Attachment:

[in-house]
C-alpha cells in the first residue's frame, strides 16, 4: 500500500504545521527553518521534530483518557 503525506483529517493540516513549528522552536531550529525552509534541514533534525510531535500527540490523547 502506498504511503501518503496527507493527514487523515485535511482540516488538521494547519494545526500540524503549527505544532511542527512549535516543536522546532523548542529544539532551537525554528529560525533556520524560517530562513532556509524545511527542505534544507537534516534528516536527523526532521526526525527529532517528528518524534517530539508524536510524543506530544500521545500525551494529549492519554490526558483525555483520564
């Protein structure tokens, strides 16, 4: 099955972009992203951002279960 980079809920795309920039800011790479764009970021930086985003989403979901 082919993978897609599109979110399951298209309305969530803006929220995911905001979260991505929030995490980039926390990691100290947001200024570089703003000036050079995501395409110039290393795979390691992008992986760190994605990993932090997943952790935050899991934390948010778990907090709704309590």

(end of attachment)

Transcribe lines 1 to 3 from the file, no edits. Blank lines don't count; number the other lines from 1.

[in-house]
C-alpha cells in the first residue's frame, strides 16, 4: 500500500504545521527553518521534530483518557 503525506483529517493540516513549528522552536531550529525552509534541514533534525510531535500527540490523547 502506498504511503501518503496527507493527514487523515485535511482540516488538521494547519494545526500540524503549527505544532511542527512549535516543536522546532523548542529544539532551537525554528529560525533556520524560517530562513532556509524545511527542505534544507537534516534528516536527523526532521526526525527529532517528528518524534517530539508524536510524543506530544500521545500525551494529549492519554490526558483525555483520564
């Protein structure tokens, strides 16, 4: 099955972009992203951002279960 980079809920795309920039800011790479764009970021930086985003989403979901 082919993978897609599109979110399951298209309305969530803006929220995911905001979260991505929030995490980039926390990691100290947001200024570089703003000036050079995501395409110039290393795979390691992008992986760190994605990993932090997943952790935050899991934390948010778990907090709704309590």